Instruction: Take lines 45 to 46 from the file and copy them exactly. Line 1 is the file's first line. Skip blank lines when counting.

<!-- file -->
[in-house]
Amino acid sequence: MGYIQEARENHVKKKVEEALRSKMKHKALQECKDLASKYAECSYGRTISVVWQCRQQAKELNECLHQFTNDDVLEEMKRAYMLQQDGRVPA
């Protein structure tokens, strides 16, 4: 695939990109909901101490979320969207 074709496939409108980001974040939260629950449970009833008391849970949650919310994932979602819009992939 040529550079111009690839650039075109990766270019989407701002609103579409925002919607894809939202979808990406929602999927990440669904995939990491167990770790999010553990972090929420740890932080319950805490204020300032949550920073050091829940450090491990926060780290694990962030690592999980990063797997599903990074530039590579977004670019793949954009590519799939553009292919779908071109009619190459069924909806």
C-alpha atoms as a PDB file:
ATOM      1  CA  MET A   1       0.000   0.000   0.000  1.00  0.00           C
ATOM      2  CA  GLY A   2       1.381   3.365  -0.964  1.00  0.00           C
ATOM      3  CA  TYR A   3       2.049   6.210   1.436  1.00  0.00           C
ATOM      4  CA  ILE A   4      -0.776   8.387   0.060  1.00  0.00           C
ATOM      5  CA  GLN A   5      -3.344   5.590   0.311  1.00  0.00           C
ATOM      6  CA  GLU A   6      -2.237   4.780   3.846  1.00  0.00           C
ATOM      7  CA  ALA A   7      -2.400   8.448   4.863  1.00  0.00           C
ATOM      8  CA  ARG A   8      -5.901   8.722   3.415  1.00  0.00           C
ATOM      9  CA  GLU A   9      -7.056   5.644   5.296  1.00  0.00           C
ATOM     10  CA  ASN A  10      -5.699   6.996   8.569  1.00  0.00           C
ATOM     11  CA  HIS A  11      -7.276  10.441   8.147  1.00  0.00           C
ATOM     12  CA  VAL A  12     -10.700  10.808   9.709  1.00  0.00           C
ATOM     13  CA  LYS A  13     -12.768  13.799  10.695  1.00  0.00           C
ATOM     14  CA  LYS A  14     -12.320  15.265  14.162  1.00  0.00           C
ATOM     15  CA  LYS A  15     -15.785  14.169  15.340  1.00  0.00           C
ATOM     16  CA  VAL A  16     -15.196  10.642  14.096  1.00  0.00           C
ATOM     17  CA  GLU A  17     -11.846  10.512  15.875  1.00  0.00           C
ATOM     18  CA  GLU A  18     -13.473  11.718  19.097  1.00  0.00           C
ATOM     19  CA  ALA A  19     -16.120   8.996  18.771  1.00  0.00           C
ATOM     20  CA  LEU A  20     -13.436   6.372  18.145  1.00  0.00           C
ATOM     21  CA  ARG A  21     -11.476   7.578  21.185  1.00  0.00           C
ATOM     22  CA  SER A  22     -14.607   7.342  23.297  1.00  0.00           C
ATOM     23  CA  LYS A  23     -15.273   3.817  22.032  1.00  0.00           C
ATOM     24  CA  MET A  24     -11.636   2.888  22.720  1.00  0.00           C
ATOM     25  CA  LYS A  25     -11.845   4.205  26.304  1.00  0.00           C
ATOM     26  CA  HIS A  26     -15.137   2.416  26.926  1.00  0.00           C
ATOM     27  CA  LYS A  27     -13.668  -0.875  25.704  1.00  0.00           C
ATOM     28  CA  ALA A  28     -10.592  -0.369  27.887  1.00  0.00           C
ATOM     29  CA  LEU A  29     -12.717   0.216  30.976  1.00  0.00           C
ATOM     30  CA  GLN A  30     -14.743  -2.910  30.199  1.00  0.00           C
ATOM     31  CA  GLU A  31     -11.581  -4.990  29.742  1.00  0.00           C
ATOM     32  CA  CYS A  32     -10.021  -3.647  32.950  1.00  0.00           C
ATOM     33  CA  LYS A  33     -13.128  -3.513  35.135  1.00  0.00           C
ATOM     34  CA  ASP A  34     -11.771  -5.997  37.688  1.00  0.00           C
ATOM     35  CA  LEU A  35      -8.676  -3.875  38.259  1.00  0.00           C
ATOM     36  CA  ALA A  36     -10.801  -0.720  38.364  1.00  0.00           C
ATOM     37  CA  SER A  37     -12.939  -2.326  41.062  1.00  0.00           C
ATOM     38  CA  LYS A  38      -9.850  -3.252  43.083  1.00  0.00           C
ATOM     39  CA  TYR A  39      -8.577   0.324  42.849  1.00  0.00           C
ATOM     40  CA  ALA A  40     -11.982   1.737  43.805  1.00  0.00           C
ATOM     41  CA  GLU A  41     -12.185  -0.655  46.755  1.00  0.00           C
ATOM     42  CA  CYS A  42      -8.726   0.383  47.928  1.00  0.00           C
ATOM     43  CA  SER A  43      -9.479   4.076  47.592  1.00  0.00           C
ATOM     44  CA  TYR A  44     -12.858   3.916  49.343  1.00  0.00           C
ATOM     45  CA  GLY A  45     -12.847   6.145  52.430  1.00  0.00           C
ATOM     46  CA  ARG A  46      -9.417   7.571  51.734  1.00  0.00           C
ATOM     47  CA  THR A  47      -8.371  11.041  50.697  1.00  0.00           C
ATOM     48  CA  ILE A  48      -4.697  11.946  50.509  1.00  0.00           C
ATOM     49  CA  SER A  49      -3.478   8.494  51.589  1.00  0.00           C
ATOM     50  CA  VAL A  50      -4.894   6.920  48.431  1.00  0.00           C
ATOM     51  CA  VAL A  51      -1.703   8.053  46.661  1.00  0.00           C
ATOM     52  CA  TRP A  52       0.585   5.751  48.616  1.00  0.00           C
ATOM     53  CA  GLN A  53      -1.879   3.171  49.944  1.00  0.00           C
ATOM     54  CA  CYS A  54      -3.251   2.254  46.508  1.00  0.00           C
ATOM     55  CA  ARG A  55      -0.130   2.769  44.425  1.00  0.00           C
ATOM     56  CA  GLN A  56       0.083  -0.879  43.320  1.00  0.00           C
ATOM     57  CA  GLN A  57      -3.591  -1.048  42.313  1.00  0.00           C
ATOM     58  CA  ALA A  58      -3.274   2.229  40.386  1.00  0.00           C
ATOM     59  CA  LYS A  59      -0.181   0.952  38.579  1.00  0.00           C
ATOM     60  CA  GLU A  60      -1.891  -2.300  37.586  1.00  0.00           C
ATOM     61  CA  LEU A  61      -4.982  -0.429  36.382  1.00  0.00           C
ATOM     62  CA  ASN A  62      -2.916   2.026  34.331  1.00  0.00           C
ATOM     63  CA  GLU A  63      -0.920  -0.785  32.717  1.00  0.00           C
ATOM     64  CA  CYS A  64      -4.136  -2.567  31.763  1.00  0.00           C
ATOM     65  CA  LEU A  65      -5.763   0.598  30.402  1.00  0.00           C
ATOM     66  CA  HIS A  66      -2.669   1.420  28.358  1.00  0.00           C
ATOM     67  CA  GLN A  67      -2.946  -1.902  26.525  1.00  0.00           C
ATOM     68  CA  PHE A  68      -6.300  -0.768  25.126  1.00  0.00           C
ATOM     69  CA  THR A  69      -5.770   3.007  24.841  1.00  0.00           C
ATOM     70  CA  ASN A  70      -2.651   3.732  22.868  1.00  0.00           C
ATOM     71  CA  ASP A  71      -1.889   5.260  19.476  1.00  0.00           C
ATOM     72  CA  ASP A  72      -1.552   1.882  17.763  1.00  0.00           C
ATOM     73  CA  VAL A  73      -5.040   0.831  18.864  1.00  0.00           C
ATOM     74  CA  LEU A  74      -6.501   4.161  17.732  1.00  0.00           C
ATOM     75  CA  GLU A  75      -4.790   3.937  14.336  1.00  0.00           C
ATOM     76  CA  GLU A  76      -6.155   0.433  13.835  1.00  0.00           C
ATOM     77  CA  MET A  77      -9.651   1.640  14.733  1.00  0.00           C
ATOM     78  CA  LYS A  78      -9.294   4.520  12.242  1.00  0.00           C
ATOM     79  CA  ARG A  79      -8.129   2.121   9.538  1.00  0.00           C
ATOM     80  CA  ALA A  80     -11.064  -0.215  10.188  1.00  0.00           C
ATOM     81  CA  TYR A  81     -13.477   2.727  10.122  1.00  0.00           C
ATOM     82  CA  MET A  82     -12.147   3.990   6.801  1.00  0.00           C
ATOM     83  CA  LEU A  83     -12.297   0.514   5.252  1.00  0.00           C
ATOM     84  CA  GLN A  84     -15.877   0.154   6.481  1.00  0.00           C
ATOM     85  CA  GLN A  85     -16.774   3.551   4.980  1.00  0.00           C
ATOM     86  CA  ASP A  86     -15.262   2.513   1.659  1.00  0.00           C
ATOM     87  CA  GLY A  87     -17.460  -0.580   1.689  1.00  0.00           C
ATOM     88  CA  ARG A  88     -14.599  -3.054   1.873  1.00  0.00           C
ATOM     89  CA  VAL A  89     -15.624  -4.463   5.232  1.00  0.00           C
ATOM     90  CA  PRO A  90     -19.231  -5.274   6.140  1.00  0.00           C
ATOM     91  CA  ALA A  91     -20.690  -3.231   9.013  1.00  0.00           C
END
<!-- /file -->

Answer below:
ATOM     41  CA  GLU A  41     -12.185  -0.655  46.755  1.00  0.00           C
ATOM     42  CA  CYS A  42      -8.726   0.383  47.928  1.00  0.00           C